How to Sound Like and Become a Business Credit Expert

What can a business credit expert help you do?  What do you need to know to sound like or even become a business credit expert?  It’s not as simple as a Google search, that’s for sure. You need someone who really knows the secrets to nailing small business funding. 

Language is Impressive but Knowledge is the True Test of Being a Business Credit Expert

Use terms like tradelines, business credit reporting agencies, starter credit, credit line hybrid, EIN and more and you will have people thinking you are a business credit expert in no time.  The problem is, unless you actually have the knowledge to back up how you sound, you can’t really help people, or yourself.  Unless you are a business credit expert, you cannot guide people through the process of building business credit and using it properly. What do you need to know?  Everything.

Business Credit Expert: What is Business Credit?

First, a business credit expert has a true understanding of what business credit is.  Just having a credit card that calls itself a business card is not business credit. Business credit is credit under a company’s EIN. It has no association with the owner’s Social Security number. It is totally separate from personal credit, and therefore the business credit score can differ drastically from your personal credit score.

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This is credit in the business’s name and it is based on the business’s ability to pay, not the business owner’s. When done right, it is possible to get some business funding based on a business credit score without a personal credit check. Also, you, the business owner, aren’t personally liable for the credit the business gets.  Business credit is essential to getting the small business funding you need. 

Business Credit Expert: How is Business Credit Different from Personal Credit? Biz Credit Expert

The obvious answer is that a business credit score is based on the business’s ability to pay, not the owner’s.  However, they are different in a number of other ways as well. Various factors affect your business credit score in ways vastly different from how they affect personal credit. Each of these factors affects business credit and personal credit in different ways.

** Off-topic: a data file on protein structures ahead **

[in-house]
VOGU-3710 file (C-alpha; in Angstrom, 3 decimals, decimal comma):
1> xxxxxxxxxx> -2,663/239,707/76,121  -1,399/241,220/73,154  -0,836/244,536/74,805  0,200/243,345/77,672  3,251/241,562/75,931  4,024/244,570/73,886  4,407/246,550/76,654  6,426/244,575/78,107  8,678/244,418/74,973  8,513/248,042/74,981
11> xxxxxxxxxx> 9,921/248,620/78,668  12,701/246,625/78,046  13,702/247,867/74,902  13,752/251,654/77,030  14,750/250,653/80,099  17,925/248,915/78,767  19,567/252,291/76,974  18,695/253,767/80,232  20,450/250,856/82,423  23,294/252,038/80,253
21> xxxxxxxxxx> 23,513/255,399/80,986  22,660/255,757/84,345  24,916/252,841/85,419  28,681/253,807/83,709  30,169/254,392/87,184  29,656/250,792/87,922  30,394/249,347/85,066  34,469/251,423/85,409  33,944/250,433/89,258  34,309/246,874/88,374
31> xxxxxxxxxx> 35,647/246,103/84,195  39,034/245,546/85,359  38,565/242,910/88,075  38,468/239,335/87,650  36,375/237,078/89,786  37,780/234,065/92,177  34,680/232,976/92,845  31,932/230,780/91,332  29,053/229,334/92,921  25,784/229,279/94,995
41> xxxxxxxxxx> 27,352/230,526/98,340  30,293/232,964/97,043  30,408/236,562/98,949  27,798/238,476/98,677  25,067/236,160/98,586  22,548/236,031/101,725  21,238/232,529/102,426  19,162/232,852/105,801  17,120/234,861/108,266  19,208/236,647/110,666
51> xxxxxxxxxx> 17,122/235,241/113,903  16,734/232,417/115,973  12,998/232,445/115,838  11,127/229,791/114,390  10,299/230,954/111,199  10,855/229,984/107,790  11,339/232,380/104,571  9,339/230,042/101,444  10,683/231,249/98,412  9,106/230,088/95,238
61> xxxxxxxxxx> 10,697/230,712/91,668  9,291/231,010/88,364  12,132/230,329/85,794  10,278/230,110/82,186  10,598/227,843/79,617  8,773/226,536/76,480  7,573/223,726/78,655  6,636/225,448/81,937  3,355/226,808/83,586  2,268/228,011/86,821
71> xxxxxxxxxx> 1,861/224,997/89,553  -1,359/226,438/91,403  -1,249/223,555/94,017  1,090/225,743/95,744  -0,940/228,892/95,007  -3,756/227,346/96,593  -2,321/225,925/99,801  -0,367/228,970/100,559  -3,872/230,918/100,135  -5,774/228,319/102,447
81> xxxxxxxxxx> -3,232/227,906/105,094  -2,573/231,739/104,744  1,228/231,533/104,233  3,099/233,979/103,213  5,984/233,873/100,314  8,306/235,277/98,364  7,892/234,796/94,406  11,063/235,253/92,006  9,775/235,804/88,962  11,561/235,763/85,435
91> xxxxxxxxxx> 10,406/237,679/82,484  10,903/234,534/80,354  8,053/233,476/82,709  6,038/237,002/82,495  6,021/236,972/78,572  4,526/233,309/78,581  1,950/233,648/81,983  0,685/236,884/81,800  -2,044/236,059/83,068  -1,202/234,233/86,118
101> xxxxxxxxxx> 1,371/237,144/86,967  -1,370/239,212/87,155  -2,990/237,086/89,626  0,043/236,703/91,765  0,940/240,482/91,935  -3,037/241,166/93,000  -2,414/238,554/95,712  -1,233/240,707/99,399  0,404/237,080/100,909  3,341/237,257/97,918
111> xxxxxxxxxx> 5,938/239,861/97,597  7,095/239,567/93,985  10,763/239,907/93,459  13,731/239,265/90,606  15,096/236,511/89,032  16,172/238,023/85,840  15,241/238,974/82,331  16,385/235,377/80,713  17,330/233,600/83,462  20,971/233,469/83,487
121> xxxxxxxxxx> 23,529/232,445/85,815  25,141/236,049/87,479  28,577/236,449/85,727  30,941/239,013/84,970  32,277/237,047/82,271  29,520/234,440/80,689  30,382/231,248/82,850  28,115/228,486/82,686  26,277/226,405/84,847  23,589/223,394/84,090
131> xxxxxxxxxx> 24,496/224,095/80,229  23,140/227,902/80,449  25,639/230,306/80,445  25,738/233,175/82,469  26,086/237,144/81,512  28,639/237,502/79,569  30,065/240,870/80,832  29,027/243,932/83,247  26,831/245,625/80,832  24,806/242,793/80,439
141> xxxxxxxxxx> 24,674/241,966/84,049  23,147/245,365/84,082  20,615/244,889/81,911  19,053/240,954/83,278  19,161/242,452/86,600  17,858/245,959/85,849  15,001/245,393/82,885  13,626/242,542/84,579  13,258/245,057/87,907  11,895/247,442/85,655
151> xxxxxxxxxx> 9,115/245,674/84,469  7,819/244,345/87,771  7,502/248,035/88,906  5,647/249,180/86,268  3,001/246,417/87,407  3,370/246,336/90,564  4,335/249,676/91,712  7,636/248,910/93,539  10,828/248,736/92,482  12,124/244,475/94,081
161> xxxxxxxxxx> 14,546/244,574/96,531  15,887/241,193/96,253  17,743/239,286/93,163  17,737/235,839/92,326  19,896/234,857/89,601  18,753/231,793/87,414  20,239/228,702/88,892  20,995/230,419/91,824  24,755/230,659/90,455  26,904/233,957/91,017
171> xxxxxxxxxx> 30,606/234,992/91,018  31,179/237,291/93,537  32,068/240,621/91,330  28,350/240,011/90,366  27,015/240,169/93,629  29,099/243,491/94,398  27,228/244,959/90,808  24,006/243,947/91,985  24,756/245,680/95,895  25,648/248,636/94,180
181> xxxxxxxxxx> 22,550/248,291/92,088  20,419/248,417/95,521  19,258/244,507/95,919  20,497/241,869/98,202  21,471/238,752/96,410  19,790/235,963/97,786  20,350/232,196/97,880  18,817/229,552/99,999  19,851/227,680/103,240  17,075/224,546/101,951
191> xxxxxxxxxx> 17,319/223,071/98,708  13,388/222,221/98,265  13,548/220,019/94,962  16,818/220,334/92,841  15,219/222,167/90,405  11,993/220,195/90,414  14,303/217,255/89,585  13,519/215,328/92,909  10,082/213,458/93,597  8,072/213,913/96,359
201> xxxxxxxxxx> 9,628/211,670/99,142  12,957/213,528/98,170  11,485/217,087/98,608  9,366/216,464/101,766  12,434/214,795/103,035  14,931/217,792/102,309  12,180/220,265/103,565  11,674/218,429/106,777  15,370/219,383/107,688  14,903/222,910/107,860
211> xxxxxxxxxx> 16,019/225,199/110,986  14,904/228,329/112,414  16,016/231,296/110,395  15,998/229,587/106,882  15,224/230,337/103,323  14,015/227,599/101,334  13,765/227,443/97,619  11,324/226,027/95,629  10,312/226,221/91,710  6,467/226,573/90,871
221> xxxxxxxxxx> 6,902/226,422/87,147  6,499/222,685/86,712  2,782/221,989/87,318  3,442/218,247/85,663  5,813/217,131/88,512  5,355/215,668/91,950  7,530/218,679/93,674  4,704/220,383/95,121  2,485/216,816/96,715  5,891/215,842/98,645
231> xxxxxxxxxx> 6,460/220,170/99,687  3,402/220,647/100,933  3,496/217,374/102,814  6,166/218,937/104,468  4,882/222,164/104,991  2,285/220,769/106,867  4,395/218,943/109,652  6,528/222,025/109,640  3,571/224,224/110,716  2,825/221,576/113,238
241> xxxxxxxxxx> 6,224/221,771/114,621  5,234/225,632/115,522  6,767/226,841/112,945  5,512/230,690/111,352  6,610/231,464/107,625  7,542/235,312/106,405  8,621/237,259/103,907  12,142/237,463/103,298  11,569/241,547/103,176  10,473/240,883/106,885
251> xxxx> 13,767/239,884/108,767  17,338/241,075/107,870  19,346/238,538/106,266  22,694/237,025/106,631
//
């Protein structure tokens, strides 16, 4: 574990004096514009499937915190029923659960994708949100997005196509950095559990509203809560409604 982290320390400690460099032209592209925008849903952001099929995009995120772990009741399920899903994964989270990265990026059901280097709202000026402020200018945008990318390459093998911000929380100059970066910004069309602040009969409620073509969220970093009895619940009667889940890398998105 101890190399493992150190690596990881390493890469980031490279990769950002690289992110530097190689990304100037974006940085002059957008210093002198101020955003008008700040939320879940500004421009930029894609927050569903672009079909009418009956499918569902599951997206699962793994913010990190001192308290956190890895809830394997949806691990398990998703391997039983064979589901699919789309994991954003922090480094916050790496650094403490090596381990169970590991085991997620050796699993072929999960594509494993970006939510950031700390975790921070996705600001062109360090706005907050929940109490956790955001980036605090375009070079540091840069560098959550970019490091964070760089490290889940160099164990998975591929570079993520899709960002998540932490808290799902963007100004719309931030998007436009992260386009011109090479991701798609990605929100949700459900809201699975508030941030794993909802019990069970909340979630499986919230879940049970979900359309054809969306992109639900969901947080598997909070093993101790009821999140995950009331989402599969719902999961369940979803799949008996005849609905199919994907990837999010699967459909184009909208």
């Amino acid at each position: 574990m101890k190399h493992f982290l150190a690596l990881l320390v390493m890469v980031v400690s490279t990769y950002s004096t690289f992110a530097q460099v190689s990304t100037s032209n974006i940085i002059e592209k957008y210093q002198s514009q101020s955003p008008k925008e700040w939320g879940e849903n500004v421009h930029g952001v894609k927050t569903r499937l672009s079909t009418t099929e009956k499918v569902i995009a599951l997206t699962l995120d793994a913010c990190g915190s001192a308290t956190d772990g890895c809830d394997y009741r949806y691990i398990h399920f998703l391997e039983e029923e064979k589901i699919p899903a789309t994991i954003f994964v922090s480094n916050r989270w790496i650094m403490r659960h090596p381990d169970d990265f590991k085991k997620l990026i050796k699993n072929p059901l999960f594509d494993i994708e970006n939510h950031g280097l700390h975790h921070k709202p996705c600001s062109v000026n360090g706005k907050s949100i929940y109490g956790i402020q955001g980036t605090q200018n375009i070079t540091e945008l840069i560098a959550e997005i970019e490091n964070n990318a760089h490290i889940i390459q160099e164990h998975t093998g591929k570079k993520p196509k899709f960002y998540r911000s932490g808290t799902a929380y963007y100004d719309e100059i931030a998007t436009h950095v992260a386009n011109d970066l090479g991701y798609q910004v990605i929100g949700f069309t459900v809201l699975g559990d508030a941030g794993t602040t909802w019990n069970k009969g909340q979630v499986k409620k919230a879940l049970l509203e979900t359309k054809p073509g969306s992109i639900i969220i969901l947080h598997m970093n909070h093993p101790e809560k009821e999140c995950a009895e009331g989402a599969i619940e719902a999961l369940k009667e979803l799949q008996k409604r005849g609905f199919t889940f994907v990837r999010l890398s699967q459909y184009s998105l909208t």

• Late Payments

 

Most personal accounts do not report late payments to your personal credit report until they are 30 days or more past due.  Business credit accounts report to business CRAs when an account is only one day late.

 

  • Inquiries

 

When someone checks your personal credit report, there is a negative impact on your credit score.  When a lender checks your business credit score, there is no negative impact. 

 

  • Access to Business Credit Reports

 

The only ones who have access to your personal credit report are those to who you give signed authorization.  In contrast, anyone can check your business credit score.  They do not have to have authorization from you. 

 

  • Name of the Reporting Account

 

Your personal credit report has the name of the company holding each account reporting.  Your business credit report only lists the industry of the reporting account, not the company’s name. 

 

  • How long information stays on your report